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Legislation at WestminsterParliamentary Actors and Influence in the Making of British Law$
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Meg Russell and Daniel Gover

Print publication date: 2017

Print ISBN-13: 9780198753827

Published to Oxford Scholarship Online: October 2017

DOI: 10.1093/oso/9780198753827.001.0001

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The Role of the Opposition

The Role of the Opposition

Chapter:
(p.86) 4 The Role of the Opposition
Source:
Legislation at Westminster
Author(s):

Meg Russell

Daniel Gover

Publisher:
Oxford University Press
DOI:10.1093/oso/9780198753827.003.0004

This chapter analyses the opposition’s contribution to scrutiny of government bills and policy-making at Westminster. Westminster is classically seen as dominated by an adversarial ‘opposition mode’, giving opposition politicians little policy impact. This chapter argues that there are actually several distinct ‘opposition modes’, which can be more consensual. It summarizes existing literature on opposition, and sets out the basics of how opposition parties are organized in both chambers. The bulk of Westminster legislative amendments are proposed by opposition parliamentarians, and the motivations behind these are explored. Many amendments are actually driven by objectives other than policy change—including seeking government explanations, and embarrassing the government. Hence it is important not to overstate ‘failure’ of such amendments. In addition, many opposition amendments go on to trigger government concessions, particularly via the House of Lords. In various ways, the opposition at Westminster is hence more influential on policy than is often assumed.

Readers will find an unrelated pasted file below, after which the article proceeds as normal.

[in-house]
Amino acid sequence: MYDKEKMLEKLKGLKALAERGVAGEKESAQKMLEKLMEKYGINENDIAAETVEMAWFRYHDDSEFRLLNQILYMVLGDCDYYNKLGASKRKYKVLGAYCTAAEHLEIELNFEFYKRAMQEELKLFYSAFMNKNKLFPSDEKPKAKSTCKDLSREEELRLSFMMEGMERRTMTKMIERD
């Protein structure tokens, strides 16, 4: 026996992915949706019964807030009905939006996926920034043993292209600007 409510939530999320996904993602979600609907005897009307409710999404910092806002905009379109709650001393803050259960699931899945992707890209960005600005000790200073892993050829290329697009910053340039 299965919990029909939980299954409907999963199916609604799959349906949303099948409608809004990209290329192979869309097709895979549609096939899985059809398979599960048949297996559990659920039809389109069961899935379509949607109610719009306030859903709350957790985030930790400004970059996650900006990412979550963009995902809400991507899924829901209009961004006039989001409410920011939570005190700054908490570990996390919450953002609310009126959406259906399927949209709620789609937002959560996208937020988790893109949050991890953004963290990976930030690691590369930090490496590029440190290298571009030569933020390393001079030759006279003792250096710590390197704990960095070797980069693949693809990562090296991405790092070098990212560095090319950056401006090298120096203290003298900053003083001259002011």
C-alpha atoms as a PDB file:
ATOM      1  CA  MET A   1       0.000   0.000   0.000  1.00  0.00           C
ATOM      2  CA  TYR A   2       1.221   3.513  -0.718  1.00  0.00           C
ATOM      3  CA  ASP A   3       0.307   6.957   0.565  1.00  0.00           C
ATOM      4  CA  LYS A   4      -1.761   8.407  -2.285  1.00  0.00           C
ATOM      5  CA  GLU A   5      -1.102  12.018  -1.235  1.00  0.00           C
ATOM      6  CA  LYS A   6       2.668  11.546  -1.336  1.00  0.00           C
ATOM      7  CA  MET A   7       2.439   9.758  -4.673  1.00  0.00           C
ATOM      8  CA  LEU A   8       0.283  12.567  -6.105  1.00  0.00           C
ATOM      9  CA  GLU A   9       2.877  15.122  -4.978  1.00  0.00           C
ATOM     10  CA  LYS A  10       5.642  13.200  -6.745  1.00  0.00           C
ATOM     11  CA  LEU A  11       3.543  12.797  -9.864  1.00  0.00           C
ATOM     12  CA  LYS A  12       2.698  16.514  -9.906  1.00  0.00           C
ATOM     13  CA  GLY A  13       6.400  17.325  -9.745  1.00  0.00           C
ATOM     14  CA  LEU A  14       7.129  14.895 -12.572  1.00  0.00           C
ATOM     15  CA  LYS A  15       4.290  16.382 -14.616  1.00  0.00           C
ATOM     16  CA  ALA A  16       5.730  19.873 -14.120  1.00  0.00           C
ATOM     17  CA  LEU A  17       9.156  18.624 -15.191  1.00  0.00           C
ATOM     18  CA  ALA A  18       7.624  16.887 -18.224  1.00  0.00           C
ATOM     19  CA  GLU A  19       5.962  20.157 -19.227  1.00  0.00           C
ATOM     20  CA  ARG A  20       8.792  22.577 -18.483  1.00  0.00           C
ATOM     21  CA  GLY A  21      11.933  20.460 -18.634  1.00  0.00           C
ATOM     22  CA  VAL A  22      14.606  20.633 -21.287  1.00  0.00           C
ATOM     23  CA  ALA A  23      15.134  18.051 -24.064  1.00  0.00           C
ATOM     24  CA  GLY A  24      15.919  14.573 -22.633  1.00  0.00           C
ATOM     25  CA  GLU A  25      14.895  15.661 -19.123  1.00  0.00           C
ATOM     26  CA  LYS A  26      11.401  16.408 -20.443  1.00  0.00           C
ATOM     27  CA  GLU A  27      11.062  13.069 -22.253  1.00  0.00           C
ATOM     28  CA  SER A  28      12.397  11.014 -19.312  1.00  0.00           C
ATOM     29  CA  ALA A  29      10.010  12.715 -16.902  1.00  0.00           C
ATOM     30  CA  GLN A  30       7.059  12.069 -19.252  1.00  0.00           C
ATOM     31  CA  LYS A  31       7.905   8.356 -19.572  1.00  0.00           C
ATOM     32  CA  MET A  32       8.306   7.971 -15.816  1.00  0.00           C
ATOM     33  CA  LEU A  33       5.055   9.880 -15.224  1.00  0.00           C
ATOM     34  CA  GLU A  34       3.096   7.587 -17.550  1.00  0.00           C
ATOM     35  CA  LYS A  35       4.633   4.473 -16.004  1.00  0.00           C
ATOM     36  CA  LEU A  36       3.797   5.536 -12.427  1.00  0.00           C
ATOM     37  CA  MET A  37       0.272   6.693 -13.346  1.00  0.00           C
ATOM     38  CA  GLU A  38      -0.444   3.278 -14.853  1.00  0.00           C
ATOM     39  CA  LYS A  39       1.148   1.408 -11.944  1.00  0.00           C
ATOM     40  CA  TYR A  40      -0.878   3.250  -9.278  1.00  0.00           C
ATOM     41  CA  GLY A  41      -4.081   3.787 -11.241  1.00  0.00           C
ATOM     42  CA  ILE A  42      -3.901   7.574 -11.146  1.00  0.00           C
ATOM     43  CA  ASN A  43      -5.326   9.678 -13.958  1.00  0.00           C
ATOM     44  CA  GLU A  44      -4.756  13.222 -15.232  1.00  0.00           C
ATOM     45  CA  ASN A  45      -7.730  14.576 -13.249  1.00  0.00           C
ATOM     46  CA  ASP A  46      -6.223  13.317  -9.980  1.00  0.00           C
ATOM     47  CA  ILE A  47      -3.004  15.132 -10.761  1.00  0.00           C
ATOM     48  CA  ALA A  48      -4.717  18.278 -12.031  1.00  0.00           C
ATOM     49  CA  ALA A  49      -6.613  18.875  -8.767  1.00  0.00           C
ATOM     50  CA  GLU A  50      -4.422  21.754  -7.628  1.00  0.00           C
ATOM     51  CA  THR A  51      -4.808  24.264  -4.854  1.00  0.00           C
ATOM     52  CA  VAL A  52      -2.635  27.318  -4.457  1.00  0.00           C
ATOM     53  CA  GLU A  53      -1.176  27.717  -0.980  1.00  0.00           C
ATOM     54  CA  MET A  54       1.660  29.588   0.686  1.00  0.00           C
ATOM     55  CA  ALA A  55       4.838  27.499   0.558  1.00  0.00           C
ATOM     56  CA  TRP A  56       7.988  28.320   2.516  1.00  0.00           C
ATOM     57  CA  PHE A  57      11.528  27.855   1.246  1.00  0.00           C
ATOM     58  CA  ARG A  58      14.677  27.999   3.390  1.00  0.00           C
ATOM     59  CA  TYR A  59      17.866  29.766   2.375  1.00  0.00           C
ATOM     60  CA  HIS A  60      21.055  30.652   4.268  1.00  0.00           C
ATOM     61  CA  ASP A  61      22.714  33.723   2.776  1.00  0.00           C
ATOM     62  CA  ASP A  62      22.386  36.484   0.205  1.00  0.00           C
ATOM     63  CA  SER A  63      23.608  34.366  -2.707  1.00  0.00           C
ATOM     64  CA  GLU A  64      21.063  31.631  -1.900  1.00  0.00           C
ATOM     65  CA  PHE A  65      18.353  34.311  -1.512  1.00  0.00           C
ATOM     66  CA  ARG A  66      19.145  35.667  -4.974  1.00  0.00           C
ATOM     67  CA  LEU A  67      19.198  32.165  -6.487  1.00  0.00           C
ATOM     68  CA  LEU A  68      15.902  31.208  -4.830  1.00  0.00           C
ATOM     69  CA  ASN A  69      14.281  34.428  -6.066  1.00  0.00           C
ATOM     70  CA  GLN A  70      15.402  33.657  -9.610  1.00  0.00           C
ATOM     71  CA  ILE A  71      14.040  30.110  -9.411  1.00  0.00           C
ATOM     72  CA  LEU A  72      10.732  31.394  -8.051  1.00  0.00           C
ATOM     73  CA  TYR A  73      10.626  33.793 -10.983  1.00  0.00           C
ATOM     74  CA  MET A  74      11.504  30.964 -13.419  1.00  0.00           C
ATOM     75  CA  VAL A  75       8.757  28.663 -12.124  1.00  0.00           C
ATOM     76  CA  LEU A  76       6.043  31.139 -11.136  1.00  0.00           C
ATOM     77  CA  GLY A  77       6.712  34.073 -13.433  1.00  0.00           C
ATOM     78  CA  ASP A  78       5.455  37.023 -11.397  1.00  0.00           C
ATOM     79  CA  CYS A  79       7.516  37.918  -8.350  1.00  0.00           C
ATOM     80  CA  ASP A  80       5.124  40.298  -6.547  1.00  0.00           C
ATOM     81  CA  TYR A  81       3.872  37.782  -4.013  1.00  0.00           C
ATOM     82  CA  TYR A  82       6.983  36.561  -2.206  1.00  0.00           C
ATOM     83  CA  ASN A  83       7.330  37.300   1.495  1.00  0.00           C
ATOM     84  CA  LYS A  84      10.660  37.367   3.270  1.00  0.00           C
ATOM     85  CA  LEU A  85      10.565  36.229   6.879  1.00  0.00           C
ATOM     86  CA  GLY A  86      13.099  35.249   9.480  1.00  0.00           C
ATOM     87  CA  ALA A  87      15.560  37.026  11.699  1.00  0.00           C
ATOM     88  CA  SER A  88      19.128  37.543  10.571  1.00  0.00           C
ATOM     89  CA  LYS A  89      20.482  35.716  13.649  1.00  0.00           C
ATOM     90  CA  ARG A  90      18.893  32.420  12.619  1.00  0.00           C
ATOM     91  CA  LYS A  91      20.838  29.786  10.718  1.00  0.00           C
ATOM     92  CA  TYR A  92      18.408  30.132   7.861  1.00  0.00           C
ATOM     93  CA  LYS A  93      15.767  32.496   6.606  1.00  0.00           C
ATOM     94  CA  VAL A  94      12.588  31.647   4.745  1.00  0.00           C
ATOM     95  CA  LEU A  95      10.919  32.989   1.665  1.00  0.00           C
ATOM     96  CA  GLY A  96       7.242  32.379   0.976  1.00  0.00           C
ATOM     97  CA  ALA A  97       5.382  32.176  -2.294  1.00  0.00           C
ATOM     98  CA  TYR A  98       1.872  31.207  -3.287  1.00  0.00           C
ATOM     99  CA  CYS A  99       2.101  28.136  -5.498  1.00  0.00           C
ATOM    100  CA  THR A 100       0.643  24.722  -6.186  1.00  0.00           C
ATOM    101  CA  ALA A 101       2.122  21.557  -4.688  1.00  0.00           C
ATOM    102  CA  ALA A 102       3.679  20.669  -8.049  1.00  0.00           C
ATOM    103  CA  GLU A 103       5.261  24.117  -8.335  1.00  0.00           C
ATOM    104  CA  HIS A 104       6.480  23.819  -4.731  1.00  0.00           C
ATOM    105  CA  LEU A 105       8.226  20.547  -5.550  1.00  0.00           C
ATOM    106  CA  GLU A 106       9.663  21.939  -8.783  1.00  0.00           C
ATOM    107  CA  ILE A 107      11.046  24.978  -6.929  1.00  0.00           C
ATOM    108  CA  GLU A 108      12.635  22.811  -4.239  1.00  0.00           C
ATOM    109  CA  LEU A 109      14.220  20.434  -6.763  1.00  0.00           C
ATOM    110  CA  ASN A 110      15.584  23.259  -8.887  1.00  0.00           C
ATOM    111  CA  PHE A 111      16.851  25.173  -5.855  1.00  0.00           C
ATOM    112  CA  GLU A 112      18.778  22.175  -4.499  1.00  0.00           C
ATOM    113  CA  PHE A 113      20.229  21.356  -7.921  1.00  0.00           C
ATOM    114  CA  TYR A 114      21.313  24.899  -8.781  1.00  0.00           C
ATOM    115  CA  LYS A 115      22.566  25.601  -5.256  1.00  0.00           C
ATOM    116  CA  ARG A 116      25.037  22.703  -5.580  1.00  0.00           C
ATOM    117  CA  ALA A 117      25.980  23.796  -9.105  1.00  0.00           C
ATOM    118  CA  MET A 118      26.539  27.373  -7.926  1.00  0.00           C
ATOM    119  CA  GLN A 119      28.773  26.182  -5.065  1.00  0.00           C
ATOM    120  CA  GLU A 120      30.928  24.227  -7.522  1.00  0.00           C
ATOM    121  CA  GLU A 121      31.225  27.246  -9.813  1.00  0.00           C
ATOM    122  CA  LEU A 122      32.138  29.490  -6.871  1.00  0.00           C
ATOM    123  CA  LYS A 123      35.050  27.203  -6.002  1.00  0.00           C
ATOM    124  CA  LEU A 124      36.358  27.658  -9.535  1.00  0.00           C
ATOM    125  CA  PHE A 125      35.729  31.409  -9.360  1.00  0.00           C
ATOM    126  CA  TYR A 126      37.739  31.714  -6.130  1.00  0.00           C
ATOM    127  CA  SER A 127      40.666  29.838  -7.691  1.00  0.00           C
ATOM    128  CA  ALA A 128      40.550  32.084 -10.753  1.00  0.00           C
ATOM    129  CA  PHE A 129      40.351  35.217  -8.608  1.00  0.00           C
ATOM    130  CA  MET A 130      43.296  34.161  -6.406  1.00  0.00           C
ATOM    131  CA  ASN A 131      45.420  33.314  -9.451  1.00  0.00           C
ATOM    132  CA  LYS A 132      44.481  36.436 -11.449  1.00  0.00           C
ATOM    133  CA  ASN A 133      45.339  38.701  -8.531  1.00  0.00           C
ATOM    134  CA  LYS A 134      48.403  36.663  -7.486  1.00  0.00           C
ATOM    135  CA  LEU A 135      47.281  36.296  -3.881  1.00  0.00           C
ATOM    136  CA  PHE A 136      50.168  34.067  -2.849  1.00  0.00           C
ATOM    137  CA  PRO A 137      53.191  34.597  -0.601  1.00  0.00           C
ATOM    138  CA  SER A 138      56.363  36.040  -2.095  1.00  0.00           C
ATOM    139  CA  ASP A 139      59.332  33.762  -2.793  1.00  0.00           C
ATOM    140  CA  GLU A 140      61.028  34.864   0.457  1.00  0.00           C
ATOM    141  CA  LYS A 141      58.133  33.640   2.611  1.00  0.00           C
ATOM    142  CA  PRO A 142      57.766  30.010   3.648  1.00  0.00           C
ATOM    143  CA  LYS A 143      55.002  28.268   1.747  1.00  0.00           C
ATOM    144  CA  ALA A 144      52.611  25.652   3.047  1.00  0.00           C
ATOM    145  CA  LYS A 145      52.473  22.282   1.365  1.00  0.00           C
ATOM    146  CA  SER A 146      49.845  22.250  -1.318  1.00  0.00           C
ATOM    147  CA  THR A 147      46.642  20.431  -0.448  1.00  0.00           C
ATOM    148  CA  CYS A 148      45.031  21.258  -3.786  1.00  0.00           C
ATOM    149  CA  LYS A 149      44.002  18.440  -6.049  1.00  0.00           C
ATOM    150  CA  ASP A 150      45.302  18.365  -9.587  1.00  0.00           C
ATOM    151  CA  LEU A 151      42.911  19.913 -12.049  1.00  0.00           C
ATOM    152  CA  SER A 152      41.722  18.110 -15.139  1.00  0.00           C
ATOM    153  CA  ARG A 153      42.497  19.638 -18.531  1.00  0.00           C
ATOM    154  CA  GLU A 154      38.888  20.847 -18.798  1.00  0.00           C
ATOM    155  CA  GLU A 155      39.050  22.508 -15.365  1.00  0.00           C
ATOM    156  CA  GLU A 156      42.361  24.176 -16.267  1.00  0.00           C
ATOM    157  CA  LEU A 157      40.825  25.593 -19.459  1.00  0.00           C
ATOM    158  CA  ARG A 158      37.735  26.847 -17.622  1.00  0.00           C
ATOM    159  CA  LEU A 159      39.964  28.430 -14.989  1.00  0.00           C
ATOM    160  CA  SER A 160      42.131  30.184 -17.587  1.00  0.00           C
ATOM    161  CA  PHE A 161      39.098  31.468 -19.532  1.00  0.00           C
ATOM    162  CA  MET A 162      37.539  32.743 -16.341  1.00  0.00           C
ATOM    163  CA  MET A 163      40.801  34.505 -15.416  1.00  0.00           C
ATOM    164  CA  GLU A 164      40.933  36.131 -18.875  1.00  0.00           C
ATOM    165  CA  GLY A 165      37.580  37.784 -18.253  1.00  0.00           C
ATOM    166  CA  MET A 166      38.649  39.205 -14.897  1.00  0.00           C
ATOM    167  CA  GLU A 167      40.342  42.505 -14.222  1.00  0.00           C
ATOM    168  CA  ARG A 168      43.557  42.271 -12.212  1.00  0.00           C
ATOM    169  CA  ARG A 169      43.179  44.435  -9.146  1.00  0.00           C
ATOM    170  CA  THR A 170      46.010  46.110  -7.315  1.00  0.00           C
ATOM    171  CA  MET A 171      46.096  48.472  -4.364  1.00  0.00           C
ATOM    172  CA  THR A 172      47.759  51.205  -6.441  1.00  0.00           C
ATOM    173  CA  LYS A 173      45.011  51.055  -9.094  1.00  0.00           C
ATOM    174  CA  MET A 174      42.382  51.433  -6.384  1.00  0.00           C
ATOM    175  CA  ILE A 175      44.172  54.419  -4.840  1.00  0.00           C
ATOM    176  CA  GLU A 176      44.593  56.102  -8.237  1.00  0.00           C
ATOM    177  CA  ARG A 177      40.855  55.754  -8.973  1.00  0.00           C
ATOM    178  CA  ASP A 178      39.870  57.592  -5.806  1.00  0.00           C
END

Keywords:   opposition, opposition mode, adversarialism, policy influence, issue politicization, agenda setting, Identity Cards Bill, Public Bodies Bill, Budget Responsibility and National Audit Bill

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